The Le Mans Hypercar from the Toyota GAZOO Racing WEC team has been revealed – here is a technical profile of their GR010 Hybrid.

The first and only hybrid-powered LMH expected thus far has been unveiled to race in the ninth edition of the FIA World Endurance Championship.

The driver lineups in both their #7 and #8 entries have been retained, with the only latest change being Kenta Yamashita’s parting with their WEC programme.

Alongside the regulars piloting both Toyotas, Nyck De Vries will have a role to play as test/reserve driver in this new era of LMH.

Powertrain and drivetrain

The Toyota GR010 Hybrid uses a 3.5l V6 twin-turbo petrol engine with direct injection.

Its peak output sits at 670 hp, which is assisted by a 200 kW electric motor (MGU) based at only the front axle unlike the TS050 Hybrid which also had an MGU at the rear for a KERS deployment on all-four wheels.

The combined power output is capped at 670 hp on the GR010 Hybrid – 32% less than the TSO50 Hybrid (985 hp) – but all in the spirit of the regulations and a competitive field.

This power is distributed through a transversal seven-speed sequential gearbox, succeeding the TS050’s six speeds (the 2016 variant initially featured seven gears as did the TS040 before it).

John Litjens, Project Leader Chassis at TGR said: “The biggest change for us here was to move to only a front motor generator unit after five years with hybrid on both the front and rear axles.

“The packaging for the hybrid system was more challenging on this car because of updated safety standards.

“Additionally, the combustion engine is a more powerful on the GR010 Hybrid compared to the TS050 Hybrid. So it is a very different car both in appearance and in how it sounds.”

The composition of the hybrid system has differed somewhat to predecessors with only one KERS implementation and a brake-by-wire system both implemented on the front axle.

This has led to installing a starter motor and fully-hydraulic rear brakes for the first time.

All previous Toyota LMP1 Hybrids were able to pull away from a standstill on the instant torque of electric power, which dramatically reduced the time spent in the pitlane without needing to utilise the biting-point of the throttle and clutch.

The regulations, which have a five-year homologation window, will now implement a Balance of Performance (BoP) system.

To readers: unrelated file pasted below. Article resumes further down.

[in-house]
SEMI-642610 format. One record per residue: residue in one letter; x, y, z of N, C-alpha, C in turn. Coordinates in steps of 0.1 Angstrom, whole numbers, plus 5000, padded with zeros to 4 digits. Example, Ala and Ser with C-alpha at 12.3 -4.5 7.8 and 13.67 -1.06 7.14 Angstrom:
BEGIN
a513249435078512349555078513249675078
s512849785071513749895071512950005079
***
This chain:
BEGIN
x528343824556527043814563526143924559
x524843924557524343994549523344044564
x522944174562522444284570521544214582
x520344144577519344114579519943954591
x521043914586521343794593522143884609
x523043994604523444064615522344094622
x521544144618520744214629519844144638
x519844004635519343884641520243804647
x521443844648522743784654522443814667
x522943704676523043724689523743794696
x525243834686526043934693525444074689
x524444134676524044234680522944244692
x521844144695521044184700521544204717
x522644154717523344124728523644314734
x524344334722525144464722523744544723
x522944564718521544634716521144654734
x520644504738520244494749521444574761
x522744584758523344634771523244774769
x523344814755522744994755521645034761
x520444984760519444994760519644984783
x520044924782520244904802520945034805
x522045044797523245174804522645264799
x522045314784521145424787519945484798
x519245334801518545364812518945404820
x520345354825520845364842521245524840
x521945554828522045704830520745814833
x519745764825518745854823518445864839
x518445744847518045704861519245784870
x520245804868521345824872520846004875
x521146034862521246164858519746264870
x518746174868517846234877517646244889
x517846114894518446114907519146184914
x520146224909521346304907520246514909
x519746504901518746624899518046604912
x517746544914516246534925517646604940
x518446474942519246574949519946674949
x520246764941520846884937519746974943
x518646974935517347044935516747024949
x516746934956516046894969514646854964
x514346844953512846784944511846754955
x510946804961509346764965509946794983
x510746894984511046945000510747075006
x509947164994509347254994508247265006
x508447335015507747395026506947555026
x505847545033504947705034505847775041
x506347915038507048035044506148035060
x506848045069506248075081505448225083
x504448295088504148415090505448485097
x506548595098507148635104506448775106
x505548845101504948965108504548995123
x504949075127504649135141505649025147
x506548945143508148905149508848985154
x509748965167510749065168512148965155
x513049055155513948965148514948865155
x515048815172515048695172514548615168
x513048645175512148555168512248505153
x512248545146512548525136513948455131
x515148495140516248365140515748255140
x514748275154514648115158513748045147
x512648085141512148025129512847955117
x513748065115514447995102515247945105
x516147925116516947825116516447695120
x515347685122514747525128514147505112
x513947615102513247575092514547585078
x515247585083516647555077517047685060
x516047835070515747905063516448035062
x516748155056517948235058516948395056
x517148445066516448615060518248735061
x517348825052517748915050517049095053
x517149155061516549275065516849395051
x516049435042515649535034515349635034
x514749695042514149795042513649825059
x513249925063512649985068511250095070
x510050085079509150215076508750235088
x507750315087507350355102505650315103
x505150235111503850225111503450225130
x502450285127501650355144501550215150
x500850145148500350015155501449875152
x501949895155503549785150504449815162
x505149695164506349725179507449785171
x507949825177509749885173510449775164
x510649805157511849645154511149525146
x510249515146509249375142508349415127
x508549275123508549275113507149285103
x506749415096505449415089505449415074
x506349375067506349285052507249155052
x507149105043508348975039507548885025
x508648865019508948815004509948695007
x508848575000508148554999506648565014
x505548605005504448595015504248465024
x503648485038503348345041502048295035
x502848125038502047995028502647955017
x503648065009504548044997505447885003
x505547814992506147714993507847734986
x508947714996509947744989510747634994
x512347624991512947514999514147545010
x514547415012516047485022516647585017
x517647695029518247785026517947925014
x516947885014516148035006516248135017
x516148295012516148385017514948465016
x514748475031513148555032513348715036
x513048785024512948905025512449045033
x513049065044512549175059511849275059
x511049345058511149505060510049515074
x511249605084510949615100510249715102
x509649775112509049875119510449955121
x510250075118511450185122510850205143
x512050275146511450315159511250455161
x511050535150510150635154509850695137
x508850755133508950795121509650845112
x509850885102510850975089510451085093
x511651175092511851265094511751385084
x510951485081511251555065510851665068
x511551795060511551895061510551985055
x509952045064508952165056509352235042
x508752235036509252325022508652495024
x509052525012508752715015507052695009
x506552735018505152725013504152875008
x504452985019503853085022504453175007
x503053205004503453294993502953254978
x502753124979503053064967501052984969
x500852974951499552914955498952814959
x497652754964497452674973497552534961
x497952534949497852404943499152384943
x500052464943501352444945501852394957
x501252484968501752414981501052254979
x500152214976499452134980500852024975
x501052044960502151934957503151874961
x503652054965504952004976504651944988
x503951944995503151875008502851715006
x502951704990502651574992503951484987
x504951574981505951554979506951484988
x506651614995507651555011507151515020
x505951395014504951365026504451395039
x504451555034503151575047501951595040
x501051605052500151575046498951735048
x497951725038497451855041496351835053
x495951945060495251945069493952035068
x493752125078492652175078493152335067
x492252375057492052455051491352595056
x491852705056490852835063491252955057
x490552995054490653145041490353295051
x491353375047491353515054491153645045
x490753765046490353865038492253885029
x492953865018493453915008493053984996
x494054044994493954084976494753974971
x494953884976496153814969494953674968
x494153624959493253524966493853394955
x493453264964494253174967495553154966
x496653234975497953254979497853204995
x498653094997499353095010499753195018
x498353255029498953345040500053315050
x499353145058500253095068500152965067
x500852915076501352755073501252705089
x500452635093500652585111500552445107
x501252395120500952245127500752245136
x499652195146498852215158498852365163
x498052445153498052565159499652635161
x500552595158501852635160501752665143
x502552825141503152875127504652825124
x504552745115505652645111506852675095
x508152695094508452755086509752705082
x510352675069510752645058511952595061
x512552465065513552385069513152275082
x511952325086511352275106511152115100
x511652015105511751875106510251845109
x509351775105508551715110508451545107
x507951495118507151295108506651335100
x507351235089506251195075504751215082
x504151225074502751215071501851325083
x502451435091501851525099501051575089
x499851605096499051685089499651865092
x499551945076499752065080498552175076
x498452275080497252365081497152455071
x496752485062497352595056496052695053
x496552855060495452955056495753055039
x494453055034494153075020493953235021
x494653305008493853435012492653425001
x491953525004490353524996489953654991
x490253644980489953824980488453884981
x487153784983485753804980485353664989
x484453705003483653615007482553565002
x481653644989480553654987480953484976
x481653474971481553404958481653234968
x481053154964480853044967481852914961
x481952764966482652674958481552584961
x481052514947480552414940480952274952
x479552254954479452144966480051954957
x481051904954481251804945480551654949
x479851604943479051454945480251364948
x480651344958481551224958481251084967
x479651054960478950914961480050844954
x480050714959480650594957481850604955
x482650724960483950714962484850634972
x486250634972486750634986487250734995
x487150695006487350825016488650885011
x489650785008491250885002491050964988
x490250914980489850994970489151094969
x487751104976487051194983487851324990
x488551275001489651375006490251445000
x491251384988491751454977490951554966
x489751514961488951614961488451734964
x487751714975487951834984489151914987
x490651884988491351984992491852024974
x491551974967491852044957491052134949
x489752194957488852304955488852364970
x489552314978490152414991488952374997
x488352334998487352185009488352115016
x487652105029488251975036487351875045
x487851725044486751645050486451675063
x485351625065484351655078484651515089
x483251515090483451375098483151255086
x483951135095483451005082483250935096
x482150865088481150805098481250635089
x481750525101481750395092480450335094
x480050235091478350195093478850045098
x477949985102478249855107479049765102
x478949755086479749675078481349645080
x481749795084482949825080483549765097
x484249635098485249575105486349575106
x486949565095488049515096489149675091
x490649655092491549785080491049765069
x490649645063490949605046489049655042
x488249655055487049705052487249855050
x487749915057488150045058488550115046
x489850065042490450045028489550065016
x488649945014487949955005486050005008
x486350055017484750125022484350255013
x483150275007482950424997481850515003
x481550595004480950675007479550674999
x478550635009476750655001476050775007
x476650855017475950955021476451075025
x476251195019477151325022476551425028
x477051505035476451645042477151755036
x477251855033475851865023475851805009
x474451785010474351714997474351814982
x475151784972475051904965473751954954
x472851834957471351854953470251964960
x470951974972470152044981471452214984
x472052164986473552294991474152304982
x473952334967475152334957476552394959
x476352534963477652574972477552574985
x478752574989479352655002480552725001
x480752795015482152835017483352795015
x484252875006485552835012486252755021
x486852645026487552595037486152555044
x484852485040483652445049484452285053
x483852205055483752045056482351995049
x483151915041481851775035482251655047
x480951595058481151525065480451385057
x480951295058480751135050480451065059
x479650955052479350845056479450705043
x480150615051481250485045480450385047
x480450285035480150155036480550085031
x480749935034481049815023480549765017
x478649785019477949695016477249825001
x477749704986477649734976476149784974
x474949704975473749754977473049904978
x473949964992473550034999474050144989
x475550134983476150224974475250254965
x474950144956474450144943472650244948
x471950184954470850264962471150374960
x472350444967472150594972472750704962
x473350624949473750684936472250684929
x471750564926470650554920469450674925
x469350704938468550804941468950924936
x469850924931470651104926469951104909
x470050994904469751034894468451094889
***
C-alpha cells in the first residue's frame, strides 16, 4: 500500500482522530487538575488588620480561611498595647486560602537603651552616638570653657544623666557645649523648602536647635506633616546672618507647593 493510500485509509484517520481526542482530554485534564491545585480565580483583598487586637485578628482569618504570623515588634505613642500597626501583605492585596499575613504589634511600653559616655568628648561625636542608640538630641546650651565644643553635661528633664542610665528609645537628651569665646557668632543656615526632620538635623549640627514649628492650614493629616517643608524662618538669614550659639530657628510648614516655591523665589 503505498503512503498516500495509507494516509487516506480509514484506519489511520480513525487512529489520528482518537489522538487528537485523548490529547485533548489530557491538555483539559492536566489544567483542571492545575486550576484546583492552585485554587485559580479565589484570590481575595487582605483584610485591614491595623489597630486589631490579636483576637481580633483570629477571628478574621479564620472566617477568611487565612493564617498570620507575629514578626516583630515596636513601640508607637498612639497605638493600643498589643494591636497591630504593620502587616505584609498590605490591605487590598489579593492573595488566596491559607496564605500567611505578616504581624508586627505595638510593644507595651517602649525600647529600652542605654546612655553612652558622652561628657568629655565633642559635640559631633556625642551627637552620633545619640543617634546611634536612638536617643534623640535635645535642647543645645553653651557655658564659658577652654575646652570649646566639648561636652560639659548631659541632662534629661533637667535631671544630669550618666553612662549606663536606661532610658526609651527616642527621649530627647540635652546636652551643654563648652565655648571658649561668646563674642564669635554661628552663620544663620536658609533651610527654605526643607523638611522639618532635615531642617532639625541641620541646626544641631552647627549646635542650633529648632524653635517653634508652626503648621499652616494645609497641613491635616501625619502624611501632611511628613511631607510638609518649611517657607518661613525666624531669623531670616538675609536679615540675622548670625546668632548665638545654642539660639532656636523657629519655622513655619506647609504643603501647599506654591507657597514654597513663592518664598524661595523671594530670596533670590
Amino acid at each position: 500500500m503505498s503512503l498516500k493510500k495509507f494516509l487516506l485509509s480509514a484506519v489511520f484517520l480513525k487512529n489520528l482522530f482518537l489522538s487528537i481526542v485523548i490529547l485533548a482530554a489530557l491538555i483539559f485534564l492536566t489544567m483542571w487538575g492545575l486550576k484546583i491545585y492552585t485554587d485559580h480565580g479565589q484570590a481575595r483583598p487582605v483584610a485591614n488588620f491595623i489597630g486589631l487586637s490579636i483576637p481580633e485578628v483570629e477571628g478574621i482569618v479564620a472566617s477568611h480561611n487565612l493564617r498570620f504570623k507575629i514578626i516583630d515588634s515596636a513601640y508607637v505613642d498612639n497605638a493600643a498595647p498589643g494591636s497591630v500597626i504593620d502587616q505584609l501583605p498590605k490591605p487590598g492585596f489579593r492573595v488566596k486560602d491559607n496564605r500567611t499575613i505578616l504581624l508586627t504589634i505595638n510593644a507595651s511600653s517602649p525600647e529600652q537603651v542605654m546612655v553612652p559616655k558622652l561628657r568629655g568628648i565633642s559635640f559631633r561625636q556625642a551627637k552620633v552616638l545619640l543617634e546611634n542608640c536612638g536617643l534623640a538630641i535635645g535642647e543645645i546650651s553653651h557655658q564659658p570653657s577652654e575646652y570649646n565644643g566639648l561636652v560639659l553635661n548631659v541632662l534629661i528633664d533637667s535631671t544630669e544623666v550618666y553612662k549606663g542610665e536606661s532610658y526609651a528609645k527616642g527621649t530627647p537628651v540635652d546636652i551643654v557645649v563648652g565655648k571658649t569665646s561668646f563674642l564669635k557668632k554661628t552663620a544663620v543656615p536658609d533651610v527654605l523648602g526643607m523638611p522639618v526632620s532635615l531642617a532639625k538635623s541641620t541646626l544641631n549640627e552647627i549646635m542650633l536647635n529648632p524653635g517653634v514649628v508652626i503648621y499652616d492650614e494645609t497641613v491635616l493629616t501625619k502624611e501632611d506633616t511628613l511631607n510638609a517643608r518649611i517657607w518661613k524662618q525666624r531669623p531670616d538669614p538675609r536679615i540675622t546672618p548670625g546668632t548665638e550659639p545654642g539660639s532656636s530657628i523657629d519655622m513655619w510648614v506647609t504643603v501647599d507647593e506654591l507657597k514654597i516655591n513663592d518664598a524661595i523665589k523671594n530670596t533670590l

It looks to establish closer racing despite the variety in powertrains, from Toyota’s petrol-hybrid to Glickenhaus’ and ByKolles’ turbo petrol engines, and even Alpine’s Gibson n/a V8 in their grandfathered ex-Rebellion R13.

The BoP is a new phenomenon entering the WEC that “puts the emphasis on fast drivers, perfect operations and optimal strategy,” as Team Director Rob Leupen describes from his experience in other championships.

Aerodynamics and dimensions

When developing the LMH, Toyota emphasised how the GR010 Hybrid’s aerodynamics have been optimised for efficiency through extensive wind-tunnel testing and the use of CFD (Computational Fluid Dynamics) software.

As part of the cost-cutting measures with these new regulations, only one permissible device on the car can be adjustable.

In this case, the GR010 Hybrid will race with the same specification at both low and high downforce circuits (all tracks) with only an adjustable rear wing to modify aerodynamics.

Its predecessor differed with adjustable downforce at the front and rear as well as a special Le Mans low downforce kit that could be tailored for the main 24-hour event.

Relative to the cost-cutting element of the regulations, the GR010 Hybrid is heavier and theoretically slower than the TS050 Hybrid.

The car has an extra 162 kg of weight, and the 32% power reduction.

In December 2018, when the Le Mans Hypercar programmes and initiatives got underway the target Le Mans lap-time was around 3m25s, 10 seconds slower than the outgoing 3m15s times that the TS050 Hybrid could do.

This 10 second deficit is still the minimum target for LMH at Le Mans.

Their new LMH also has bigger dimensions too at 250 mm longer, 100 mm wider and 100 mm taller, but will continue to use Michelin-supplied tyres on RAYS magnesium alloy rims (13 x 18 inch).

GR010 Hybrid Dimensions
Length 4,900 mm
Width 2,000 mm
Height 1,150 mm
Weight 1,040 kg
Fuel Capacity 90 Litres

The design and appearance

However, it is worth mentioning that the Le Mans Hypercar’s dimensions are primarily based on its GR Super Sport road-car that is currently into its development process.

It is also part of a radical turn for the leading Le Mans prototypes than hark back to the GT1/LMP900 cars with the lower, stanced appearance.

The GR010 Hybrid still features familiar characteristics with LMP-style carbon fibre bodywork with a shark-fin that was mandated on LMP1s back in the 2014 WEC season.

Le Mans 24H, 1999, Toyota GT-One (LMP900) – Credit: © Toyota Motor Corporation

The combined red, white and black livery colours are nothing of a surprise, as Toyota’s ‘GAZOO Racing’ motorsport division has been unifying its global image – the rename and rebadge from Toyota Racing was made in 2016.

Since then, Toyota GAZOO Racing feature in the WEC, WRC, Dakar and other assorted rally raid events with TGR South Africa, various sub-regional touring car championships like TC2000 in Argentina or the BTCC in the UK, Super and British GT, and others.

It is no mistake that these colours represent Toyota’s Japanese pride and how they aspire to succeed in motorsport as one of the Japan’s global automotive manufacturers.

The GR010 Hybrid will be a platform on which to develop the LMH over the next decade or so.

Editor’s note: ByKolles Racing later revealed that they will not be competing in 2021 due to disagreements around the entry fees for Season 9.

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